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Bridging tomorrow’s net zero mobility gap

November 13, 2023

By Keith Mitchell

Why a switch to electric vehicles isn’t enough to decarbonise UK transport and close the gap to net zero

What do you see when you picture the community of tomorrow? It’s surprisingly hard to imagine somewhere different to the places we know. And yet our climate is shifting, our technology is transforming, and our lifestyles are changing. So why, in the face of the complex and varied challenges facing society, should we expect our places to stay the same?

How we design and build places will determine whether future communities can thrive. And, at the same time, live within our planet’s environmental limits.

Climate change is humanity’s greatest existential threat. Governments around the world are wrestling with plans to address this challenge. The UK has arguably made good progress. We have achieved large reductions in a number of areas such as the energy and the residential sectors.

How can we create better mobility solutions that are accepted by future societies?

However, the transport sector is the largest remaining contributor to greenhouse gases in the UK. The Government’s approach to reduce its emissions is set out in its Decarbonising Transport plan. This focusses mainly on a transition to electric vehicles (EVs), which is well underway.

But do we need to do more than this to meet our net zero targets?

In 2021, Stantec embarked on a substantial research project to consider this question. The study, ‘Bridging the Gap’, assesses the size of the gap between the scale and pace of carbon reduction that will be delivered by the transport decarbonisation plans compared with what is needed to meet net zero targets. It also asks how people and place can play a bigger role in helping us achieve them.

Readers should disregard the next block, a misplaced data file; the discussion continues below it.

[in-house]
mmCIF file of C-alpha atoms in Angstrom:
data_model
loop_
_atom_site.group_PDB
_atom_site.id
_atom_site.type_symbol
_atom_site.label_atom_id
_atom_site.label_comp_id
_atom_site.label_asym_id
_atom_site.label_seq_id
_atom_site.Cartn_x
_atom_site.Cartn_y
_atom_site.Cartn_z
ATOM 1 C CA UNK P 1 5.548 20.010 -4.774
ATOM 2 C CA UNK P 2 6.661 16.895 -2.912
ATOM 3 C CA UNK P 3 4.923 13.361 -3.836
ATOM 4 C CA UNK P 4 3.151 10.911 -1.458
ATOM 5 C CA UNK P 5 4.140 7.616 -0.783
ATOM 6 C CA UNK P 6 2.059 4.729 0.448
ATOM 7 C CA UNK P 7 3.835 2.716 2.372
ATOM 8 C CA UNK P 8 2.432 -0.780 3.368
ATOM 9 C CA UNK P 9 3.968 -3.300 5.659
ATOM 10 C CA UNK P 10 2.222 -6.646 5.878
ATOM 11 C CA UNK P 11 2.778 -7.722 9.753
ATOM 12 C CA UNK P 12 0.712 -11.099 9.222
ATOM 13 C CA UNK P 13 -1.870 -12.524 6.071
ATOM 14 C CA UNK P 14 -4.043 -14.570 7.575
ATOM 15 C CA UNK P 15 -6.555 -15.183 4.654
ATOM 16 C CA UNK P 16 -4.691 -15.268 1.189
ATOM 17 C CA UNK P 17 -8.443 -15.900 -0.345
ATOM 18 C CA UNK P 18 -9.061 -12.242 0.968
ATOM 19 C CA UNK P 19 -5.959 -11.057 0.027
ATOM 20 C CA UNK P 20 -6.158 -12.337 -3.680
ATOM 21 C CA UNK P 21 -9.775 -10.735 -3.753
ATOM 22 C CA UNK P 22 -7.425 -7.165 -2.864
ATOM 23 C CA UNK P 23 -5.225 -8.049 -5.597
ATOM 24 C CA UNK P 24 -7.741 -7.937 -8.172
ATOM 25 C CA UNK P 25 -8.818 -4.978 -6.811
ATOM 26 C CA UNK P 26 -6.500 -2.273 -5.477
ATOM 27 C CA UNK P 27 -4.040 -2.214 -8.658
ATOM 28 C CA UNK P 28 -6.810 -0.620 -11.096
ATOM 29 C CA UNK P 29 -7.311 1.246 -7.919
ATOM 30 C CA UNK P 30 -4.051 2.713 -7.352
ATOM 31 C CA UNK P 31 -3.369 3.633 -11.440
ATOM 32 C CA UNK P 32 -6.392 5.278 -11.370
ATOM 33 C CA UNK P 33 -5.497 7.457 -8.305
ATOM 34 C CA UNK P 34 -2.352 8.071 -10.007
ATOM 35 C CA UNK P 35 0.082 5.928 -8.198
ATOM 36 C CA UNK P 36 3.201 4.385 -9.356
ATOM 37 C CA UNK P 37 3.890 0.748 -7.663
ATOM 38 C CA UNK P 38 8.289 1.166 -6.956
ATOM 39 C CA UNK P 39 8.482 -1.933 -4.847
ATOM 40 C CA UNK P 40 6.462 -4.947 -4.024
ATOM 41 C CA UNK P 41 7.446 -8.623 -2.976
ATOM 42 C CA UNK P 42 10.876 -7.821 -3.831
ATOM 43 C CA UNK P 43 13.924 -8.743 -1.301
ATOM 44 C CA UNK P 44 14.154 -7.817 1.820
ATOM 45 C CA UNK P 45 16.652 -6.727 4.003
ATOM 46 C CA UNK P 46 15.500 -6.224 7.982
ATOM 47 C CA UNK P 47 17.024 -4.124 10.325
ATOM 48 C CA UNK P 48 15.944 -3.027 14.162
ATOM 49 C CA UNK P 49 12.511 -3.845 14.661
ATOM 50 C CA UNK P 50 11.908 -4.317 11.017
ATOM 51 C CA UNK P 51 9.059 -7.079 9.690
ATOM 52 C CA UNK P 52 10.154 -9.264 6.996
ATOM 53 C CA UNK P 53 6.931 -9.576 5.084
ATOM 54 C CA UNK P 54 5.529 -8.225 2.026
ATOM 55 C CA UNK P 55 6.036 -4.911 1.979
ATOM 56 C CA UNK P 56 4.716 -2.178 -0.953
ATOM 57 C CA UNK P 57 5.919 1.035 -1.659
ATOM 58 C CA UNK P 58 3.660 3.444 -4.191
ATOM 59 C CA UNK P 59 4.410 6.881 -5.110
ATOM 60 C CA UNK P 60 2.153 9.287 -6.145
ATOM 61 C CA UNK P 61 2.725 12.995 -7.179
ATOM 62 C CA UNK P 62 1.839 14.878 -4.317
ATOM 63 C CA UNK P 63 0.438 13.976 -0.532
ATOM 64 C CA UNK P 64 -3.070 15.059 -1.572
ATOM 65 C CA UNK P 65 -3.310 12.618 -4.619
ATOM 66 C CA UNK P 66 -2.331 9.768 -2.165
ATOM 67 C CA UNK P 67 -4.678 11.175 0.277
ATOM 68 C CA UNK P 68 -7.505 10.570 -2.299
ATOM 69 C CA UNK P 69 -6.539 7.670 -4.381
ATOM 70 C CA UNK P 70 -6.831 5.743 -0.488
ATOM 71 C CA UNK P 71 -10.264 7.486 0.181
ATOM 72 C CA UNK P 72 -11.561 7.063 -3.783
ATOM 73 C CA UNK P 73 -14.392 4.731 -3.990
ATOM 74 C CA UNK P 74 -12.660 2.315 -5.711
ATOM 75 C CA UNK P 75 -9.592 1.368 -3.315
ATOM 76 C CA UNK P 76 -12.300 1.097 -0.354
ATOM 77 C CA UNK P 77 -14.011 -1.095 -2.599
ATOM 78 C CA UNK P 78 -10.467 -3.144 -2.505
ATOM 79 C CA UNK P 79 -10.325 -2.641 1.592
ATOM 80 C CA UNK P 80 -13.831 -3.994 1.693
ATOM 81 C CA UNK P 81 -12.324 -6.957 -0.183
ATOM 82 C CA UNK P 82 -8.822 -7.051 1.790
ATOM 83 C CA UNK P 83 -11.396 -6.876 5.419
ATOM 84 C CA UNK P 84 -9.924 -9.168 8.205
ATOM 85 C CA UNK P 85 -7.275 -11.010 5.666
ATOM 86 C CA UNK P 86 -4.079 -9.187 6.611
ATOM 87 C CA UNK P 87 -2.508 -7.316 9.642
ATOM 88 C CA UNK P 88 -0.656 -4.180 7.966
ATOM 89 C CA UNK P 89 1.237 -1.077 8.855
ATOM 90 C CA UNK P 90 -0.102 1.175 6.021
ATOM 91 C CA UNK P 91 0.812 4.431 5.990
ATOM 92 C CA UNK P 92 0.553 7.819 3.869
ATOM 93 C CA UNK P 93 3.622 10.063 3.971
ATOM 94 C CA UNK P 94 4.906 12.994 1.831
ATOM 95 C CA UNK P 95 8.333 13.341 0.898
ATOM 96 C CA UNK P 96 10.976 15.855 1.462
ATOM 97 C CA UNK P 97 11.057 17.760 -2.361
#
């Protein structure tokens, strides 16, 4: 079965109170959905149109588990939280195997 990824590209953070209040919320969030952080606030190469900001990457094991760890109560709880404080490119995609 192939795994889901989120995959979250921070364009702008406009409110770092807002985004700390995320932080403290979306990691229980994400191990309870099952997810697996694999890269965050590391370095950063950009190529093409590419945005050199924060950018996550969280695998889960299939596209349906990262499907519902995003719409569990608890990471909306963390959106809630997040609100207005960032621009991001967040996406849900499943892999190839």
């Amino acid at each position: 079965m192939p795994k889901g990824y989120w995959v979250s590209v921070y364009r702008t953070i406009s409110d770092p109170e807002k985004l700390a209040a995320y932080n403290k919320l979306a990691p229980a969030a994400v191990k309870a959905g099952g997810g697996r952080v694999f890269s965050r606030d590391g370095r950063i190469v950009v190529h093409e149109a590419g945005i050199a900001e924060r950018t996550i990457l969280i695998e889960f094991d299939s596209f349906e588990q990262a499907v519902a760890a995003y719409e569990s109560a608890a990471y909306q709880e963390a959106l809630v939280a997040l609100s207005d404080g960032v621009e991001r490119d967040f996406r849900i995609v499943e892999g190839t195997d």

Different futures – different gaps

Working with professor Greg Marsden from the University of Leeds, we assessed the carbon gap for each of Transport for the North’s (TfN’s) four Future Travel Scenarios. These are: ‘Just about Managing’, ‘Prioritised Places’, ‘Digitally Distributed’ (DD), and ‘Urban Zero Carbon’ (UZC).

Just About Managing offers a scenario representing the continuation of land use and transport policies which are in line with the ones we have today. Prioritised Places looks at greater emphasis on the localising of activity and public transport use. Using a Carbon Scenario Estimator (CaSE) tool, it was predicted that for Just About Managing and Prioritised Places there was little evidence to suggest that transport decarbonisation targets could be met.

The other two scenarios, Digitally Distributed and Urban Zero Carbon, while falling short of net zero mobility targets, did set us on a pathway that could get us there.

Digitally Distributed puts forward a technology-led society. Here there is a market-led approach to the development of transport infrastructure and services, with digital and ‘pay as you go’ mobility services replacing car use and ownership.

On the other hand, Urban Zero Carbon outlines a public sector-led strategy of demand management and high density living around mass-transit systems. This encourages the use of public transport and provides living environments that are more amenable to walking, cycling, and micro-mobility.

The CaSE model predicted that for Urban Zero Carbon, net zero targets could be met. However, there would also need to be a significant drop (around 20%) in car journeys by 2030.

For Digitally Distributed this figure would need to be more than 30%. We have concluded there are no viable pathways to net zero objectives unless we ambitiously reduce the amount of traffic on the roads.

Public transport and shared mobility must play a much larger transport role.

Supercharging our way to net zero

Building on these two TfN’s Future Travel Scenarios, a team including stakeholders from the University of Leeds, Lancaster University, Newcastle University, Transport for the North (TfN), Transport for Greater Manchester, Bury Council, and Stantec developed two hypothetical alternative futures for a planned development ‘at Elton Reservoir in Greater Manchester.  

The aim was to create two new ‘supercharged futures’, ‘Digitally Distributed+ and Urban Zero Carbon+’, (DD+ and UZC+). These could help us test what sort of radical change would be needed to deliver the level of traffic reduction required to meet net zero.

Bridging the Gap seeks to develop an evidence base to support the development of these supercharged futures. It does this by establishing the profile of future demand (e.g., the distribution, mode, purpose and length of trips), for development at Elton Reservoir and across the surrounding conurbation. This data helped us identify which movements would be the highest contributors to emissions. Also which technology, mobility, public transport, infrastructure, land use change and demand management measures could most effectively speed up carbon reduction.